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Why cuttlefish are smarter than we thought: NPR




The cuttlefish swam in an aquarium at the Kuwait Science Center in 2016. The cuttlefish showed impressive self-control in adapting the classic “swamp test”

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Yasser Al-Zayat / AFP via Getty Images


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Yasser Al-Zayat / AFP via Getty Images

Sepia swam in an aquarium at the Kuwait Science Center in 2016. The cuttlefish showed impressive self-control in adapting the classic “swamp test”.

Yasser Al-Zayat / AFP via Getty Images

Having the opportunity to wait for better food, cuttlefish – flexible sea creatures similar to octopuses and squid – showed self-control associated with the higher intelligence of primates.

This was part of an experiment by Alex Schnell of the University of Cambridge and colleagues.

“What surprised me the most was that the level of self-control shown by our cuttlefish was quite advanced,” she told Lulu Garcia-Navarro. Weekend edition.

The experiment was essentially a look at the classic “marshmallow” experiment of the 1960s. In this experiment, young children were introduced to a marshmallow and told that if they could resist eating it unattended for a few minutes, they would receive two marshmallows. But if they eat it, that’s all they get.

It is generally believed that children who can slow down satisfaction do better on tests and are more successful later in life. (There are, of course, many caveats when it comes to human experiments.)

To adapt the cuttlefish experiment, the researchers first invented the cuttlefish’s favorite food: live grass shrimp; and their second favorite food: a piece of king prawn. Instead of choosing one or two marshes, the cuttlefish had to choose either their favorite food or their second favorite food.

“Each of the food items was placed in clean chambers in its tank,” says Schnell. “One chamber opened immediately, while the other chamber opened only after a delay.”

It “essentially tests whether they can resist the temptation of their second preferred food product and wait for their preferred food product.”

The cuttlefish learned to wait.

“Animals like rats, chickens and pigeons find it difficult to resist temptation and have relatively lower levels of self-control, waiting only a few seconds,” says Schnell. “While animals such as chimpanzees, crows and parrots, they show more advanced self-control and can wait up to a few minutes. And cuttlefish in our study waited between 50 and 130 seconds.”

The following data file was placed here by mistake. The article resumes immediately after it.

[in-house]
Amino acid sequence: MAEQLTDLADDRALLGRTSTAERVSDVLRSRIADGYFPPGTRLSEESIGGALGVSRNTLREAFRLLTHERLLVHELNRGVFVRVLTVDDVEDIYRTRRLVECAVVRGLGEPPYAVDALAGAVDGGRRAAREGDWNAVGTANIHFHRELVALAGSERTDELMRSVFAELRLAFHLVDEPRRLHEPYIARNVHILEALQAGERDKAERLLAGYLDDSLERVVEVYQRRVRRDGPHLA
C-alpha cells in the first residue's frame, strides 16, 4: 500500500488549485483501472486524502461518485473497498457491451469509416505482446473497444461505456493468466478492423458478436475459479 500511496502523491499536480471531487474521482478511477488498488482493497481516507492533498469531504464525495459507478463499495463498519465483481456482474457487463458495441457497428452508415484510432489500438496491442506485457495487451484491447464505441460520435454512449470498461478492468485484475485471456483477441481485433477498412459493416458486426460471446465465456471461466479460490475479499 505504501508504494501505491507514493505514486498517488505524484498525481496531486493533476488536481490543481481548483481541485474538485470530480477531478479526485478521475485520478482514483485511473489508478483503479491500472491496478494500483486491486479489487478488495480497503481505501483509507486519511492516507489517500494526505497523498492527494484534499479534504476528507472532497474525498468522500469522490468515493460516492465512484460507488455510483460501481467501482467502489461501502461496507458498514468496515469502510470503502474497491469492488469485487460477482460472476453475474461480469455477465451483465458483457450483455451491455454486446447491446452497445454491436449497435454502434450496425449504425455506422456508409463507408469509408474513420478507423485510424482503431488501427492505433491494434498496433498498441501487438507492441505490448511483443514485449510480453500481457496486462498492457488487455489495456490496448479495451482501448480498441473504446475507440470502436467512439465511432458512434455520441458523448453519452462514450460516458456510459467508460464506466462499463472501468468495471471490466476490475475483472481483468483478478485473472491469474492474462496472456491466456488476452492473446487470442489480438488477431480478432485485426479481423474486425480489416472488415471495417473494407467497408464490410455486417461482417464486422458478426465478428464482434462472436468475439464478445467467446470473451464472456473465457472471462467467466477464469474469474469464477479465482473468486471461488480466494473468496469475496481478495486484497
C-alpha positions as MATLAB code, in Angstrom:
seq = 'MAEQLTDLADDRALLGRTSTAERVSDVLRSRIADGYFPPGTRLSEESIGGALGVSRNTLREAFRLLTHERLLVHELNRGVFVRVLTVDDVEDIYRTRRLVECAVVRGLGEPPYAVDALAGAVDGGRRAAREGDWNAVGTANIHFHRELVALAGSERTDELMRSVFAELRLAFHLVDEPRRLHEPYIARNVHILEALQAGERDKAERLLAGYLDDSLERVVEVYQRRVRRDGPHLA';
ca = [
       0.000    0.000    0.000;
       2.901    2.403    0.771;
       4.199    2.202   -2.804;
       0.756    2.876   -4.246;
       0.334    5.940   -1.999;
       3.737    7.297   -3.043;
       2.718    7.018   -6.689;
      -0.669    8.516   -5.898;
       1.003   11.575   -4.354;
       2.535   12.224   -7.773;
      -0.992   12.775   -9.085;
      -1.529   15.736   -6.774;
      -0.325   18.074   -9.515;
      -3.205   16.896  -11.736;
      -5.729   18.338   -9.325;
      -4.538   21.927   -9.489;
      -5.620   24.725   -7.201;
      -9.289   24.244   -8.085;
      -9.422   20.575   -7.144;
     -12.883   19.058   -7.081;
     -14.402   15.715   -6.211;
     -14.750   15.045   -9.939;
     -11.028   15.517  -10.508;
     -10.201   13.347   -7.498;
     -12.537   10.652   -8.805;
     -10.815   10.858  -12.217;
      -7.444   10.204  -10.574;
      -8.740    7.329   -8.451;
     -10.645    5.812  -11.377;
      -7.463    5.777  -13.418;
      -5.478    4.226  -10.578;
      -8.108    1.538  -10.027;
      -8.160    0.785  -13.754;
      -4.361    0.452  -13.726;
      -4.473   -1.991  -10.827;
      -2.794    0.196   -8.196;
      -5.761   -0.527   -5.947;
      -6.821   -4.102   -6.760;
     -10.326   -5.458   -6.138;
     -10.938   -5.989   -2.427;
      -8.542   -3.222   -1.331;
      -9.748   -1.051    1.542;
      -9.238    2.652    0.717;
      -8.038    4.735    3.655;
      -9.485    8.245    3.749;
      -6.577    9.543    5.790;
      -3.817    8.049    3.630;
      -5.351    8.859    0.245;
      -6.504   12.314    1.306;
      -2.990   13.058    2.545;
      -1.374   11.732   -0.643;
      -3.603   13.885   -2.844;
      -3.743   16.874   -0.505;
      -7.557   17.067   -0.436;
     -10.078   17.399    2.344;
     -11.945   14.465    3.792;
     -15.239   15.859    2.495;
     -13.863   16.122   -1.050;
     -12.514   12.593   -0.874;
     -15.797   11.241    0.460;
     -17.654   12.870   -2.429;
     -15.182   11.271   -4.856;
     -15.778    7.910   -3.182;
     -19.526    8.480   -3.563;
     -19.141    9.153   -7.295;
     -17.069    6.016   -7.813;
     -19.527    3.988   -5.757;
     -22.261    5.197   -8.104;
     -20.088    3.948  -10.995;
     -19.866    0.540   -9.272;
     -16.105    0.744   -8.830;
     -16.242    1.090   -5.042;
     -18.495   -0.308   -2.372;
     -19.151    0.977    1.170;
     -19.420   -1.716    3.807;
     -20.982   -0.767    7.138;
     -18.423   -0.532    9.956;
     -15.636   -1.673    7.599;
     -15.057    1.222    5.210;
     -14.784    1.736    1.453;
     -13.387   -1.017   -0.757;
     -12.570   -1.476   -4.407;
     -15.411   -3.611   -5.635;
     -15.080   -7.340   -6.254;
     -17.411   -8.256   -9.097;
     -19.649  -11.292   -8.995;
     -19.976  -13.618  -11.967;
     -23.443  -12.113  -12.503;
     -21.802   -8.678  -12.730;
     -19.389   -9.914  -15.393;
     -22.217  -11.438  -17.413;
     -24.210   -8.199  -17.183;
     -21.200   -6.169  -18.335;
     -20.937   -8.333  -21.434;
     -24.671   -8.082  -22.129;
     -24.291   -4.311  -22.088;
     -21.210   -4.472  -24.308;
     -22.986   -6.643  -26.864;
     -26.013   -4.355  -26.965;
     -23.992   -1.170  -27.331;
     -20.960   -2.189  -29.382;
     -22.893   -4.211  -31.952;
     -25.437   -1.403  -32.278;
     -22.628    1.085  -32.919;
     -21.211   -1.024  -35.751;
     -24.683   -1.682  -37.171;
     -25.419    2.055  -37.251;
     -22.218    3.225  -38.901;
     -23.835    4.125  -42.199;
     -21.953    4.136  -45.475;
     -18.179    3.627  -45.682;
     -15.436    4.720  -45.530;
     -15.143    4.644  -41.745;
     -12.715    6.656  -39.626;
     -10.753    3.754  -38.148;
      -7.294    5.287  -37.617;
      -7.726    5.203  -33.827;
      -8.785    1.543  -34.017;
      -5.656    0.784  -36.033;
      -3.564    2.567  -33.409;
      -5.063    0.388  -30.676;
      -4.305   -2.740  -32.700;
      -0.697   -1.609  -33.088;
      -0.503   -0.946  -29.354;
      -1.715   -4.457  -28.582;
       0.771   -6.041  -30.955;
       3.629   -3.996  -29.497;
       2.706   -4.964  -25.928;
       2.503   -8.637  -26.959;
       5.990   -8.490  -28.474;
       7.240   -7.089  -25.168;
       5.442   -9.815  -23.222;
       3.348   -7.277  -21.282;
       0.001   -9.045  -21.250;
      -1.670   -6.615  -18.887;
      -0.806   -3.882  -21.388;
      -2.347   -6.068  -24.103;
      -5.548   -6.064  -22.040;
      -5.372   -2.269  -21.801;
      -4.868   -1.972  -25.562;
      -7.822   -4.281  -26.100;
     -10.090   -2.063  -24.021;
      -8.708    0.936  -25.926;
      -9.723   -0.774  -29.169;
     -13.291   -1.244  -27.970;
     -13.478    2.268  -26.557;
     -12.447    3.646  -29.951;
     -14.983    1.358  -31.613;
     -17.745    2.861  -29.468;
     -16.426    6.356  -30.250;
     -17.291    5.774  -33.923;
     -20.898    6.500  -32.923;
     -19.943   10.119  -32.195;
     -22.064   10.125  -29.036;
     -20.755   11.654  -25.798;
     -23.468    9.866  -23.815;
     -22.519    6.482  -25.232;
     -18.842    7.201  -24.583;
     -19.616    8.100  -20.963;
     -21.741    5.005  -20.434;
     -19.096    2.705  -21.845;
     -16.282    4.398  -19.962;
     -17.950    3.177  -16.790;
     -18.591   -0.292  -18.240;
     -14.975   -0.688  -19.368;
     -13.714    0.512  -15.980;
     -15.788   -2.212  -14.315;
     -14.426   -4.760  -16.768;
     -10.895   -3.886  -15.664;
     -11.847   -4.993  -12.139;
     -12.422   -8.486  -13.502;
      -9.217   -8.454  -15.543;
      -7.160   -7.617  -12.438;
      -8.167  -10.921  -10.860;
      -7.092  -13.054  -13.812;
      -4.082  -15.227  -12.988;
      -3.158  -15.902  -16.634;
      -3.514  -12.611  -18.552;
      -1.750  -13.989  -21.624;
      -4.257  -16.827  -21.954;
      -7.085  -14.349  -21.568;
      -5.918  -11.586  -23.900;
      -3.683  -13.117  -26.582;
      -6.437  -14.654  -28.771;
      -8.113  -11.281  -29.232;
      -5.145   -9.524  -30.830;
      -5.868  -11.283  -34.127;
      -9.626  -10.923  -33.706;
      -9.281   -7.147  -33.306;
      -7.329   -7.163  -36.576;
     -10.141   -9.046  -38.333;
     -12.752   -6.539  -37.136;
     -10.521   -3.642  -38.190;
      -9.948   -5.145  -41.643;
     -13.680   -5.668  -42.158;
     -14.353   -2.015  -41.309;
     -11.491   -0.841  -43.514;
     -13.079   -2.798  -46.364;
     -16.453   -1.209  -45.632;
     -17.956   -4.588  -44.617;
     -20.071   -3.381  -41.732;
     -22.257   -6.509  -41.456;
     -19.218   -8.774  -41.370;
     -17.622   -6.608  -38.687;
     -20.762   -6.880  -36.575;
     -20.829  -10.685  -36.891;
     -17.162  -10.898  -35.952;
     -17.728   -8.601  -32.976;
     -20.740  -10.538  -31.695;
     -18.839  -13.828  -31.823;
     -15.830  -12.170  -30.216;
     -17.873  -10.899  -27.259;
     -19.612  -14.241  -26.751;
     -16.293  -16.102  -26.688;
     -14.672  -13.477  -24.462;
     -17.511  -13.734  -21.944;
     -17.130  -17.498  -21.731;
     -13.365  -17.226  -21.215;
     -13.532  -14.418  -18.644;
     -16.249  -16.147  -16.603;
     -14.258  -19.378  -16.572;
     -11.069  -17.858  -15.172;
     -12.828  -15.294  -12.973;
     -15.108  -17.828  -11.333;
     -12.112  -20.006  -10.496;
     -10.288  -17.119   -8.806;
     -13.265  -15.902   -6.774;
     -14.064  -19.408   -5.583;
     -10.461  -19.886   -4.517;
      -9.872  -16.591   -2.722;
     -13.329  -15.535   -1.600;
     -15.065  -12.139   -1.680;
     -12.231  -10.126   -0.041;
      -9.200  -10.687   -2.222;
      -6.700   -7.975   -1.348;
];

Animals that are able to exercise self-control in this way have advantages. For example, animals may hide food to eat later, but they must resist the urge to eat now.

The researchers say the experiment is the first evidence so far for this type of cognitive ability in invertebrates.

In cuttlefish, Schnell believes that delayed gratification is related to their lifestyle. They are masters of camouflage; they are able to blend into their environment and can remain completely still for long periods of time to avoid predators.

Then they look for food for short trips. “People who wait for better prey can eat more efficiently while limiting their exposure to predators,” Schnell wrote.

But to take things a step further, the researchers did a second experiment. They placed colored markers in the tank and taught the cuttlefish to associate a particular colored marker with food by releasing food when the cuttlefish went to the marker. Then they exchanged colors.

The second experiment was to test the “success” of the animals. Cuttlefish, who learned to connect and associate food markers more quickly, were considered better students.

They found that cuttlefish, which manage to slow down the satisfaction, turn out to be the ones that are better at learning. This is “the first demonstration of a link between self-control and the effectiveness of training outside primate genera,” Schnell wrote.

Finding these similarities between cuttlefish and primates “is an important part of the evolutionary puzzle,” she added.

Therefore, soft cuttlefish leads scientists one step closer to understanding more about the origins of intelligence.

Rosemary Misdari and Martha Ann Overland produced and edited the audio interview.


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